The aim of this project is creating new bioinspired materials, through the design, synthesis and characterization of hierarchically structured composites. Such materials consist of hard (ceramic) and soft phases (polymers and organic ligands).
Pre-structured functionalized nanoparticles received from projects A1 and A2 are assembled into a material of progressively higher hierarchical levels. The processing steps involve self-assembly, additive manufacturing (in collaboration with project C4), polymer infiltration, nano-spray drying and hot-pressing (with projects A2 and A3). The objective for the highest hierarchical level is an anisotropic brick-and-mortar structure, analogous to the one characterizing nacre and other exceptionally strong and tough natural materials. The composites, as well as their individual hierarchical levels, will be characterized both structurally (in collaboration with projects A7, A8, Z2 and Z3) and mechanically (in collaboration with projects A5, Z2 and Z3), from the nano- to the macro-scale.
The key scientific question to be addressed concerns the role played by each building unit, at the different length scales, in the material’s macroscopic features. To do so, it is imperative to determine which properties and arrangements of the building units (polymeric, ceramic and nanocomposite particles) are necessary and sufficient to attain the desired mechanical and multifunctional characteristics in the final bulk material. Gaining this knowledge will ultimately lead to the tailored design of novel nanocomposites.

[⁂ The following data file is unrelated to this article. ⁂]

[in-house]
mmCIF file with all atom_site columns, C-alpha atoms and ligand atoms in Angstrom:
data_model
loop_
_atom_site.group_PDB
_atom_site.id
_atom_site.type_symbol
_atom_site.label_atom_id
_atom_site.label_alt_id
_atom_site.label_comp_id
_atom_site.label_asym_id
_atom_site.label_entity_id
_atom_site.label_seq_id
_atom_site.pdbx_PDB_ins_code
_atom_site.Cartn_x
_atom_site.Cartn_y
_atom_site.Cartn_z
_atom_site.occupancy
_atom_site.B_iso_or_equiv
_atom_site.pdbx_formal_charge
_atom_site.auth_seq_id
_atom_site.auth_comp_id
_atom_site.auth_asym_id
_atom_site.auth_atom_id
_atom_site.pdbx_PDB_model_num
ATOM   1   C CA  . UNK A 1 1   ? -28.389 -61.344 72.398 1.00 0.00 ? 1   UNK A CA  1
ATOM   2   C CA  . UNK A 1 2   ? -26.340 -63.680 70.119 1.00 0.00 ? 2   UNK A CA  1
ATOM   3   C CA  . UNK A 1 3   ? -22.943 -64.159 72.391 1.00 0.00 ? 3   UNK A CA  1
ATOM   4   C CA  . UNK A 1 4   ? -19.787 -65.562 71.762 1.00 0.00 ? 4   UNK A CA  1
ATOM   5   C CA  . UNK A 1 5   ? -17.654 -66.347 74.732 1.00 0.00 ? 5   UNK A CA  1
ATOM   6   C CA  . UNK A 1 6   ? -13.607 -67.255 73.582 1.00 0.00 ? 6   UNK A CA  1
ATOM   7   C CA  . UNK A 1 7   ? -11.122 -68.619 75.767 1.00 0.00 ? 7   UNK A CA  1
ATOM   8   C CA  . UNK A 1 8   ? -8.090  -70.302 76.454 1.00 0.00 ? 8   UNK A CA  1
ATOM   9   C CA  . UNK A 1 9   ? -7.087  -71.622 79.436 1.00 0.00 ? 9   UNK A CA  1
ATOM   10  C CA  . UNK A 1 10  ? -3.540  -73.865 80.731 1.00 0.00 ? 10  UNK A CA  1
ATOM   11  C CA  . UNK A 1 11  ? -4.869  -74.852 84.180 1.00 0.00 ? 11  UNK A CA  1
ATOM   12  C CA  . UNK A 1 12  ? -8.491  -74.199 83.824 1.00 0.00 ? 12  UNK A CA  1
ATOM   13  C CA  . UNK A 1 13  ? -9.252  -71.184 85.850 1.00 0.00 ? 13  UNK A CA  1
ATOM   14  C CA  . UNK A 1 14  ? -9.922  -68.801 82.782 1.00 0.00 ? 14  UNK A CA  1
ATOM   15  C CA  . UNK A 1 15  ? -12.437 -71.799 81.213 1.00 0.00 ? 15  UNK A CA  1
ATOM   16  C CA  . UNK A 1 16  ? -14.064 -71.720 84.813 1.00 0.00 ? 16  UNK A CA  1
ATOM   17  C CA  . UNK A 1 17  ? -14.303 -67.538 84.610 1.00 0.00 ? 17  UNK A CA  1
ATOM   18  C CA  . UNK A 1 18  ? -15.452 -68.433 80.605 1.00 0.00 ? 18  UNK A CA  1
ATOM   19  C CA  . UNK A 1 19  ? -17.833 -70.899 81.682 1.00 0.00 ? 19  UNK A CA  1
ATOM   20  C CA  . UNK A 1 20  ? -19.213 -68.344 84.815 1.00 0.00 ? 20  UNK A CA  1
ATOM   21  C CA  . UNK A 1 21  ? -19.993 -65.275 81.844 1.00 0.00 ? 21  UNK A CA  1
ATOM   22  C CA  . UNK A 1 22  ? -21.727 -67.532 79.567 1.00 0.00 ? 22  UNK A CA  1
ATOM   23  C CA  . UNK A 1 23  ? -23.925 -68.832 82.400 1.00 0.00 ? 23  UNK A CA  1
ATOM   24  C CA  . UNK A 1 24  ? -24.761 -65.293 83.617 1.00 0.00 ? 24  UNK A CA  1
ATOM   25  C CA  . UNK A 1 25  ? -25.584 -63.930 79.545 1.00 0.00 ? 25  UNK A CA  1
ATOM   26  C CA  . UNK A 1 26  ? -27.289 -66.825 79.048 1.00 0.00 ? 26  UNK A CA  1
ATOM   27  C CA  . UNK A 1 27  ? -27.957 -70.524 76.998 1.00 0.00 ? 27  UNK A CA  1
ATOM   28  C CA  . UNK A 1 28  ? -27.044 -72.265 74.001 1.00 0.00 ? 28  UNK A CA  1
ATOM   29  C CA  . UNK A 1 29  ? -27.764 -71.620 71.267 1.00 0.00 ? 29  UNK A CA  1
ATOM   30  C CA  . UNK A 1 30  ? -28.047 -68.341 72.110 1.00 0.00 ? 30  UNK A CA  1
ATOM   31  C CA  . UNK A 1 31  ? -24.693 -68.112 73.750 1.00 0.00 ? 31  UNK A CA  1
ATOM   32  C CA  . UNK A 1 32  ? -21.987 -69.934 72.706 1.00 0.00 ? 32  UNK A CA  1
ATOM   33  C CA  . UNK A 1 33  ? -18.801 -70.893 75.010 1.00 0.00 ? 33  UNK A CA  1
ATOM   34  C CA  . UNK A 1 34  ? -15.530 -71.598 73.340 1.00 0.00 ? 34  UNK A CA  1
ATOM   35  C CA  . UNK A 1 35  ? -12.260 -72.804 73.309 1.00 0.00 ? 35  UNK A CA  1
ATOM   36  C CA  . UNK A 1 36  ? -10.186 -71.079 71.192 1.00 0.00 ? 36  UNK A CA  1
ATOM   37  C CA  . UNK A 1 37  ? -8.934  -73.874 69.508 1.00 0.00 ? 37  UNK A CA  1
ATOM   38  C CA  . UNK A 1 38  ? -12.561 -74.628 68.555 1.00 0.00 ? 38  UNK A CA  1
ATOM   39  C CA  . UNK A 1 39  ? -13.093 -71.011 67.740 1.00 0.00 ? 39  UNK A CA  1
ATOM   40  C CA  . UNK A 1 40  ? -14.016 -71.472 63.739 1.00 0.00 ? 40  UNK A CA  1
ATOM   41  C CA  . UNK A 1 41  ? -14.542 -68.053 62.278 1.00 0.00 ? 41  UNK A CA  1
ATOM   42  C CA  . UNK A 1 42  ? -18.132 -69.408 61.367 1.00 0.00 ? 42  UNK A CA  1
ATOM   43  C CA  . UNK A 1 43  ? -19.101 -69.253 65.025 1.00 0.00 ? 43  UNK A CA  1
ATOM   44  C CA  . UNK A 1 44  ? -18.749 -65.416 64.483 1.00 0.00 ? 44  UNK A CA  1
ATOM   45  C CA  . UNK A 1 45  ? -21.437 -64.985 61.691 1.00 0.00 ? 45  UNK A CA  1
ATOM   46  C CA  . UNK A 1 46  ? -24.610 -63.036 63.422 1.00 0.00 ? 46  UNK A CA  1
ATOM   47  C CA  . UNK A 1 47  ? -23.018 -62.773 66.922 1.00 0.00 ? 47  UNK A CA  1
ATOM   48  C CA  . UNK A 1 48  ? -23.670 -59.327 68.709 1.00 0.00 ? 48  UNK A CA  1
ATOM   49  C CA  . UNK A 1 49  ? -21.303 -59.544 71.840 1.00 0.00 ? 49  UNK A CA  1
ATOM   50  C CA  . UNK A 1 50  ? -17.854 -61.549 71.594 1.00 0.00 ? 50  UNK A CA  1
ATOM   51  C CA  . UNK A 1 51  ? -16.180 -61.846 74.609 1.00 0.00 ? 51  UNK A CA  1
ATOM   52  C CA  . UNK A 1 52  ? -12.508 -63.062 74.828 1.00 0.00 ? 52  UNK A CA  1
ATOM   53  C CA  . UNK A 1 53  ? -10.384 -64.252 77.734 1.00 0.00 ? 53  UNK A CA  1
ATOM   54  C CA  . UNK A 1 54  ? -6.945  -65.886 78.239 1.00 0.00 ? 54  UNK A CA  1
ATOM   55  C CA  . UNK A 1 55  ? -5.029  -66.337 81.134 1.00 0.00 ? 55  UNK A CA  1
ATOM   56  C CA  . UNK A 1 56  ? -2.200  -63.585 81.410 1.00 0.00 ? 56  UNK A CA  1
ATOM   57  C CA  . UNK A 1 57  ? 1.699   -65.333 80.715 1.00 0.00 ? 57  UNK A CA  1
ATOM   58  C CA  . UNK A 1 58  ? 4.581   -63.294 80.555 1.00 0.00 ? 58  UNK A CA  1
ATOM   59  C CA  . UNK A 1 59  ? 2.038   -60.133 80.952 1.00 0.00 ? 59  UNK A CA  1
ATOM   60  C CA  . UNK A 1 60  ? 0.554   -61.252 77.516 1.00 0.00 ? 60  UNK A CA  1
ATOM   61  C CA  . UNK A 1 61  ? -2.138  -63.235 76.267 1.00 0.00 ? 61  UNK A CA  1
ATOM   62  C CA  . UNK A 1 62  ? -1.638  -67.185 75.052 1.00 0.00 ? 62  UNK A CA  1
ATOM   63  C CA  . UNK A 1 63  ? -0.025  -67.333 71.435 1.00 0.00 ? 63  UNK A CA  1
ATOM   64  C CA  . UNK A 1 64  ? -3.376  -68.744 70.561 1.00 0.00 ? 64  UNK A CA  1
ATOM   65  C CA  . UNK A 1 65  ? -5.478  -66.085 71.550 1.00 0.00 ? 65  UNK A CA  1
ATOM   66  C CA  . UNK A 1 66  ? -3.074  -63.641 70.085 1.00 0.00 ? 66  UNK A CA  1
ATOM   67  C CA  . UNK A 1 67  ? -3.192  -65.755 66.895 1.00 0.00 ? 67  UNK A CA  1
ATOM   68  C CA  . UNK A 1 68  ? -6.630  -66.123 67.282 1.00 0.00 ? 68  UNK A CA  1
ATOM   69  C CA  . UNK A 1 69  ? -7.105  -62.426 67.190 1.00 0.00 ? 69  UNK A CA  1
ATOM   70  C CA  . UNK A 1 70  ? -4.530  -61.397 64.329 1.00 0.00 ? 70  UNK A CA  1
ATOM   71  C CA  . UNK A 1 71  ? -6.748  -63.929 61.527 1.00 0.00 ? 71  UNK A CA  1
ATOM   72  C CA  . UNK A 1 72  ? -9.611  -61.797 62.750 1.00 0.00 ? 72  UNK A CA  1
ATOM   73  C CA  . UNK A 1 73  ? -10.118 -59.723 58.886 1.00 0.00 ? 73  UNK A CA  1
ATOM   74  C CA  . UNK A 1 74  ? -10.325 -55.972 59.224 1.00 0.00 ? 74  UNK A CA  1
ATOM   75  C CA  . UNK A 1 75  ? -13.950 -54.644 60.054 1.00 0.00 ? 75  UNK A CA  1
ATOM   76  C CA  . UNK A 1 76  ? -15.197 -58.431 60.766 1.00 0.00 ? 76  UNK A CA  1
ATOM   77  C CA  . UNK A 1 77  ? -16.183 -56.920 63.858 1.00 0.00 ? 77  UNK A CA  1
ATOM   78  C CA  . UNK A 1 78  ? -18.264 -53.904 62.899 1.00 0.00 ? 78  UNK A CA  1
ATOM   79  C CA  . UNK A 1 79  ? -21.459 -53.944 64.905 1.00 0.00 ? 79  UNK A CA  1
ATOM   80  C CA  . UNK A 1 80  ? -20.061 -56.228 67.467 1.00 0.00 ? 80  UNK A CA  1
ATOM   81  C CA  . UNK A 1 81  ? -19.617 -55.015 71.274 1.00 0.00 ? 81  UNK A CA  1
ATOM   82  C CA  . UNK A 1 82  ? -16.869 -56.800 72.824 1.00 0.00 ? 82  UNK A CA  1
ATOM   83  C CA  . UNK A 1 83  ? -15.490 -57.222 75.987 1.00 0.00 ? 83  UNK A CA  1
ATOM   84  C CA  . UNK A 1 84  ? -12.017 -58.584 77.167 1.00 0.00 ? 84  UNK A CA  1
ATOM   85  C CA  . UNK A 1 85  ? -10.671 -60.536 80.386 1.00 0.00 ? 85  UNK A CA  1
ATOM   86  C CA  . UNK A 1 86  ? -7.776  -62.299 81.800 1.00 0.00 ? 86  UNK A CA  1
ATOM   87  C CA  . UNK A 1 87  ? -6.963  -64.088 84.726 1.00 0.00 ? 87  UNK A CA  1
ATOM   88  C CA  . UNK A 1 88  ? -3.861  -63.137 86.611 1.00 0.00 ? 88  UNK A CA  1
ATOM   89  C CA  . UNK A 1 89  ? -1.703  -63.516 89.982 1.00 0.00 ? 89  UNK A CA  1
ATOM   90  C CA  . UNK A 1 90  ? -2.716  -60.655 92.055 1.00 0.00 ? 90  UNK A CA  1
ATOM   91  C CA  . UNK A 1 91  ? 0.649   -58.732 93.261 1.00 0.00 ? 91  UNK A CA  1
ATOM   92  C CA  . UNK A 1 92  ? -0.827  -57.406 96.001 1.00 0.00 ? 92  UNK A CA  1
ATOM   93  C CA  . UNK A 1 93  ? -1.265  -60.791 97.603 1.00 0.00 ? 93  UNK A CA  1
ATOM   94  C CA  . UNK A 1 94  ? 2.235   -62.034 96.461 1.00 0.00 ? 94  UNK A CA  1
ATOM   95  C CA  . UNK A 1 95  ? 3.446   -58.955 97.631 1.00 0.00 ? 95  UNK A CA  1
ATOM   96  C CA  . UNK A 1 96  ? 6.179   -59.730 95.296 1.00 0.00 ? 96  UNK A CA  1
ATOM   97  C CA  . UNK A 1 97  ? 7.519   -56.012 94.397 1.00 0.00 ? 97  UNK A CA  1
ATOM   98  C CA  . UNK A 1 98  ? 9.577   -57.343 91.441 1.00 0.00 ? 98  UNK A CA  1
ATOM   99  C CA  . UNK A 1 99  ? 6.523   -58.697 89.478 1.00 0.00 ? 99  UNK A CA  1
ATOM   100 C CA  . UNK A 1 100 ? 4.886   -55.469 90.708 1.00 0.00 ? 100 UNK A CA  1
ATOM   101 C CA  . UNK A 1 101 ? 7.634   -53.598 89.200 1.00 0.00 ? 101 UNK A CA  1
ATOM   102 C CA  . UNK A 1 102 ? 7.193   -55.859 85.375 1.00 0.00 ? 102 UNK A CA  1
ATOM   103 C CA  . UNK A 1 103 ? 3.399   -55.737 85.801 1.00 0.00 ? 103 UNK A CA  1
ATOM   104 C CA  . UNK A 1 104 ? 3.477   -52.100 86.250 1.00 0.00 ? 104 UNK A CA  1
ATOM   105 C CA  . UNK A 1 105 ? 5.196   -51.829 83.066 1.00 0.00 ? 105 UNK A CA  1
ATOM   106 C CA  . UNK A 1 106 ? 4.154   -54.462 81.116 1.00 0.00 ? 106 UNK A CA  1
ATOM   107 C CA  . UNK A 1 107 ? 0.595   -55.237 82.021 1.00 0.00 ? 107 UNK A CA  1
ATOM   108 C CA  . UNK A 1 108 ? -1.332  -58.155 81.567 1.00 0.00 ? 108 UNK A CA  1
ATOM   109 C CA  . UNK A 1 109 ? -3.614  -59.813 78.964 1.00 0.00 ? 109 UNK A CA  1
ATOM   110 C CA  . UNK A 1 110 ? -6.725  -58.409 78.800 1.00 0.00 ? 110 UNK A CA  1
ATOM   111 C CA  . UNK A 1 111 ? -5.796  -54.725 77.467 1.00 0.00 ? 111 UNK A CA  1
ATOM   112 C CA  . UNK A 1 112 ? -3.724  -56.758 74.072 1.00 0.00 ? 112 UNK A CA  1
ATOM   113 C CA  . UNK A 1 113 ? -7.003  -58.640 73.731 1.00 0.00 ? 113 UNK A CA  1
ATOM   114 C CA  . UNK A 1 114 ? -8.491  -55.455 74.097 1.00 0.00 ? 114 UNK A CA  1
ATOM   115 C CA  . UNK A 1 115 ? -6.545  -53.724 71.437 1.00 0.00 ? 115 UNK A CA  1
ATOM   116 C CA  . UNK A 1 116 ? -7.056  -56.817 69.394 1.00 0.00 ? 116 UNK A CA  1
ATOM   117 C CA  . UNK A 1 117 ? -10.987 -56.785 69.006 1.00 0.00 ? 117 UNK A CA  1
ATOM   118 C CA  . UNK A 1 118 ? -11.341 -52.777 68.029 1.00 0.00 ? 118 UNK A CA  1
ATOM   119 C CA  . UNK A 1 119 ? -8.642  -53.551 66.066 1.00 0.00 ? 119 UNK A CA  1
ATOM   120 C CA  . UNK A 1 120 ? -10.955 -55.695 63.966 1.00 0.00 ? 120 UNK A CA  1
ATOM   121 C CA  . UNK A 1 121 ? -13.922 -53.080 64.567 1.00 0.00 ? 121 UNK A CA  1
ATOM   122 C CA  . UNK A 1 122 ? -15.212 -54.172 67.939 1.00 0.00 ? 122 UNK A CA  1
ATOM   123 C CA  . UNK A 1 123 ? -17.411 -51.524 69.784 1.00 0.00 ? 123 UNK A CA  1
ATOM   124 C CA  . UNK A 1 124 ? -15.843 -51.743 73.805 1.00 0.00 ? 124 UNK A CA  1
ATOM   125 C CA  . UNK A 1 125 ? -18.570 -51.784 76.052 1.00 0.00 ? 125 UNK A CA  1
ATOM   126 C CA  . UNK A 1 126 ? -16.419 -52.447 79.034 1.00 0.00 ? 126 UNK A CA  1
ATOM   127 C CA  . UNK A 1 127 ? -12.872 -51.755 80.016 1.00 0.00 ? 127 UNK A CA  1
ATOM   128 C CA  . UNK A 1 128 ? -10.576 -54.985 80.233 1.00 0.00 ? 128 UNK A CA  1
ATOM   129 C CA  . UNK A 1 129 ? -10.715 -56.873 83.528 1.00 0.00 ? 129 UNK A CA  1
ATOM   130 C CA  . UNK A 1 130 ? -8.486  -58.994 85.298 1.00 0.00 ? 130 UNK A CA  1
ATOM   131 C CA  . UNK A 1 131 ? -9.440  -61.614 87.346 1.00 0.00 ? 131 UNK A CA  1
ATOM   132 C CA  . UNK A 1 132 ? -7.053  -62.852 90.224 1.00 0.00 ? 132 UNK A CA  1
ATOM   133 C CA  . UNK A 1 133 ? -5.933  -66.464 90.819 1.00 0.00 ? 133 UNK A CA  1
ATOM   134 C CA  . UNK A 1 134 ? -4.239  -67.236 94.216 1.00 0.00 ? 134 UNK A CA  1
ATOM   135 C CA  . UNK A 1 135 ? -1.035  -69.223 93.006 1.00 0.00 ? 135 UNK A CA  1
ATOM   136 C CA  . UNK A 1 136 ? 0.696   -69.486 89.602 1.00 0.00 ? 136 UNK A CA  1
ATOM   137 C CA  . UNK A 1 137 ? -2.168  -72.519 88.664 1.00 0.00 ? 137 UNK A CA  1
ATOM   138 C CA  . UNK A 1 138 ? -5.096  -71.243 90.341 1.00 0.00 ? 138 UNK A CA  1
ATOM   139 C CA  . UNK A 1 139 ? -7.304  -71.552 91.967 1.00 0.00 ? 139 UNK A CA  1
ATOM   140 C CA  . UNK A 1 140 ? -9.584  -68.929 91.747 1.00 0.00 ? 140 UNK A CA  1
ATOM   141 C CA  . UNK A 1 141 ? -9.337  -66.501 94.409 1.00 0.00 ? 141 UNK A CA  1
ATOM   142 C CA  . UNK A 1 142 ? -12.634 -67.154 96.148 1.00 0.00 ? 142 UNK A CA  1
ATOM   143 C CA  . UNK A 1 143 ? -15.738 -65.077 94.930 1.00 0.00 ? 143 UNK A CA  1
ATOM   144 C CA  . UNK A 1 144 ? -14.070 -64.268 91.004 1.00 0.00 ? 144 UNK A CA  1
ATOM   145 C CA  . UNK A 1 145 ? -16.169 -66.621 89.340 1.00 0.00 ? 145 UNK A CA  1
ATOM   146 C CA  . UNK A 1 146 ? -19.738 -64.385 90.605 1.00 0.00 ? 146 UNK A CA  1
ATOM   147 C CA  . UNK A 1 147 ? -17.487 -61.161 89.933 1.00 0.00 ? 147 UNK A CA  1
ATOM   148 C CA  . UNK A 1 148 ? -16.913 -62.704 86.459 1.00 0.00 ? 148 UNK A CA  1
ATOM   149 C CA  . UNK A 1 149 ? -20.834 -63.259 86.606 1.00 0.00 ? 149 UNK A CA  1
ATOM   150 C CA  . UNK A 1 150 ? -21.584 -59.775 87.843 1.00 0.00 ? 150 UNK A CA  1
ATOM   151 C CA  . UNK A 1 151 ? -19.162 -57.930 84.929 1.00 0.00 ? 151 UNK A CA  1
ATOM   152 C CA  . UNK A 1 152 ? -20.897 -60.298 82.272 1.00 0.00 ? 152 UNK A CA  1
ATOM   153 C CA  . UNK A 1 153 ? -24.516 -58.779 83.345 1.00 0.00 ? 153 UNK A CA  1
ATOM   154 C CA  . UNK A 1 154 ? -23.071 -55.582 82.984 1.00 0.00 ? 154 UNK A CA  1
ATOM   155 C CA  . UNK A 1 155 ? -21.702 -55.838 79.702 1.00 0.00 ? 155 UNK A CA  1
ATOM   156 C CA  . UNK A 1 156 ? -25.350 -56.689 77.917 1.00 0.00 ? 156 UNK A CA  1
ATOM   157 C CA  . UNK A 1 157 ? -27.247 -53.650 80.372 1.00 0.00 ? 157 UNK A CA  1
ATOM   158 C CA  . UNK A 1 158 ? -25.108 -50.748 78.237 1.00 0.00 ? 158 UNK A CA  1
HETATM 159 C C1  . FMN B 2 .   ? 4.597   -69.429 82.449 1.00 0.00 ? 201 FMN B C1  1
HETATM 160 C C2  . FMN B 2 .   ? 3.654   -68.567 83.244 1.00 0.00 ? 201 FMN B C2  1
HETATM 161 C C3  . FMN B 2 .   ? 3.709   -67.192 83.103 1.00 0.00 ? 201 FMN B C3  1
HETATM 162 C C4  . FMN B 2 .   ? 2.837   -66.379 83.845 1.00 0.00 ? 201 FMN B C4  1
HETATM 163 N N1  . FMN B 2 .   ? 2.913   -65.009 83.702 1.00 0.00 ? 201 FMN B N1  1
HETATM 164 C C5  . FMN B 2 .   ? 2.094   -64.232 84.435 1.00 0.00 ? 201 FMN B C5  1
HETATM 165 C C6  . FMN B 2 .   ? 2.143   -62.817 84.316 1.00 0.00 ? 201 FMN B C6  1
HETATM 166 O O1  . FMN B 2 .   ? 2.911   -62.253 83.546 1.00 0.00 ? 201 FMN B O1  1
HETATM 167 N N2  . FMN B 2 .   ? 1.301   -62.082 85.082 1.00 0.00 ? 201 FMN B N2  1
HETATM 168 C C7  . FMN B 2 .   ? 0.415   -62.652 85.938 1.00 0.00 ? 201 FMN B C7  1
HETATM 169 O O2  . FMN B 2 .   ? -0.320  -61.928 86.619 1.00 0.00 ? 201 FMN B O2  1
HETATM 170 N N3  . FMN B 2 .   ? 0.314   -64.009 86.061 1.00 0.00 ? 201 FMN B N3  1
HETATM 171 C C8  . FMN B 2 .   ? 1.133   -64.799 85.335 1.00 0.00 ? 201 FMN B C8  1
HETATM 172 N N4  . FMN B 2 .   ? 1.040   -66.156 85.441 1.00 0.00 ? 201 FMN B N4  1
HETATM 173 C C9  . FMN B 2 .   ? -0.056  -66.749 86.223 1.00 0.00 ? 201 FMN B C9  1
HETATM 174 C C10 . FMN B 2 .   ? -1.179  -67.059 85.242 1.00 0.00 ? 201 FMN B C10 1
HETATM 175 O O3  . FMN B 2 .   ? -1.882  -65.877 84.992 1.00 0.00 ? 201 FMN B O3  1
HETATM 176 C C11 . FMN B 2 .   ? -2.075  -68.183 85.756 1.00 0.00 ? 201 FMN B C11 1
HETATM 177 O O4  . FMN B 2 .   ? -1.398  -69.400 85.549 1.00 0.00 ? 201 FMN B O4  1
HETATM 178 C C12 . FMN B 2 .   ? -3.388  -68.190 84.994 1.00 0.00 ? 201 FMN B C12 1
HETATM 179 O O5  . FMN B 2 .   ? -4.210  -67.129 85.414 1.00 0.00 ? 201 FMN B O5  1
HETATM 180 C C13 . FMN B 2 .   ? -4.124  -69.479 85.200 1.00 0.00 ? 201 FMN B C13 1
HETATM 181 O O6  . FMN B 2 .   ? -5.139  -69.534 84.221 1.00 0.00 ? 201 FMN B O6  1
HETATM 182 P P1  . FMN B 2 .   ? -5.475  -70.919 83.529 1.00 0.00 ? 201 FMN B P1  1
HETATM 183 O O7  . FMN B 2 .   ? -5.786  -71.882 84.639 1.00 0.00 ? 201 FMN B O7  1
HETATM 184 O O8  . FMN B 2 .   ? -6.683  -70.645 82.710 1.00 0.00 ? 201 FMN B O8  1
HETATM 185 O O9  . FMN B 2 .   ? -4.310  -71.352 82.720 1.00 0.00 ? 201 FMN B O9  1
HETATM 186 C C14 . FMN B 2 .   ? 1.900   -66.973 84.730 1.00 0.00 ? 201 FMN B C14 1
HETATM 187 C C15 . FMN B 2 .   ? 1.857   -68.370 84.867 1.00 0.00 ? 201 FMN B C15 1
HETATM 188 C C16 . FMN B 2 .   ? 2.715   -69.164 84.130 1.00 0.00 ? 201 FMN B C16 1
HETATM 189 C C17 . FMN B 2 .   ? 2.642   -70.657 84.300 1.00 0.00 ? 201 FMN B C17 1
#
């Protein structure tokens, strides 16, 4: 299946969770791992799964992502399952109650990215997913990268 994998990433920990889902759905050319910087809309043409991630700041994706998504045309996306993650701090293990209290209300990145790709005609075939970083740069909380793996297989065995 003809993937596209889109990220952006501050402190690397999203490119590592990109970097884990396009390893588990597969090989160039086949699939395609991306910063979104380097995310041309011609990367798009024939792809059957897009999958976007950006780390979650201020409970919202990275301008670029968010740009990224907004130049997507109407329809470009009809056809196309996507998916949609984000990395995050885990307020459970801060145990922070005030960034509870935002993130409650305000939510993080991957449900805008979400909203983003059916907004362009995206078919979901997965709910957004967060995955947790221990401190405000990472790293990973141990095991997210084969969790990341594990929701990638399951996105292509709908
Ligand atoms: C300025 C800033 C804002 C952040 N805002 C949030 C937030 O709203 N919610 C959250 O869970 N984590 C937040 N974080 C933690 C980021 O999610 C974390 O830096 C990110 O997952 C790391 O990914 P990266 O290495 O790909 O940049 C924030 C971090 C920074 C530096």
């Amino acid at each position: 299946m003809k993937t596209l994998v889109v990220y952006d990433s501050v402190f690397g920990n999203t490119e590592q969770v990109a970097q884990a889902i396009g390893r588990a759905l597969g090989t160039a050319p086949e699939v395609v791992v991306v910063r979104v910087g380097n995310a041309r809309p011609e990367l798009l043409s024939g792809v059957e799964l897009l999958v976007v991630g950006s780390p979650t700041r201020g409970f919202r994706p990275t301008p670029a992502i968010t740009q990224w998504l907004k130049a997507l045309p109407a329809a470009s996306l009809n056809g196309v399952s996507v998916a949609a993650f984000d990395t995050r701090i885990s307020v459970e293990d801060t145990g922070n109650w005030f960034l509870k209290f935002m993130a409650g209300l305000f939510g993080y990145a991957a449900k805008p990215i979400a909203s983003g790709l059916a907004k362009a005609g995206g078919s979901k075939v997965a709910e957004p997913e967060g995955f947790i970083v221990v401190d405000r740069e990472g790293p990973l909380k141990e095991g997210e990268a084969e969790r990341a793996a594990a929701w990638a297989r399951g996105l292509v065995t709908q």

Prof. Dr. Diletta Giuntini,
Prof. Dr. rer. nat. Gerold
2. S. Behr et al.: Shear strength and interfacial toughness characterization of sapphire-epoxy interfaces for nacre-inspired composites. ACS Applied Materials & Interfaces 8(40), 27322-27331, 2016
3. S. Behr et al.: Large-scale parallel alignment of platelet-shaped particles through gravitational sedimentation. Scientific Reports. 5, 9984, 2015 - with Z2
... and more on the list of publications.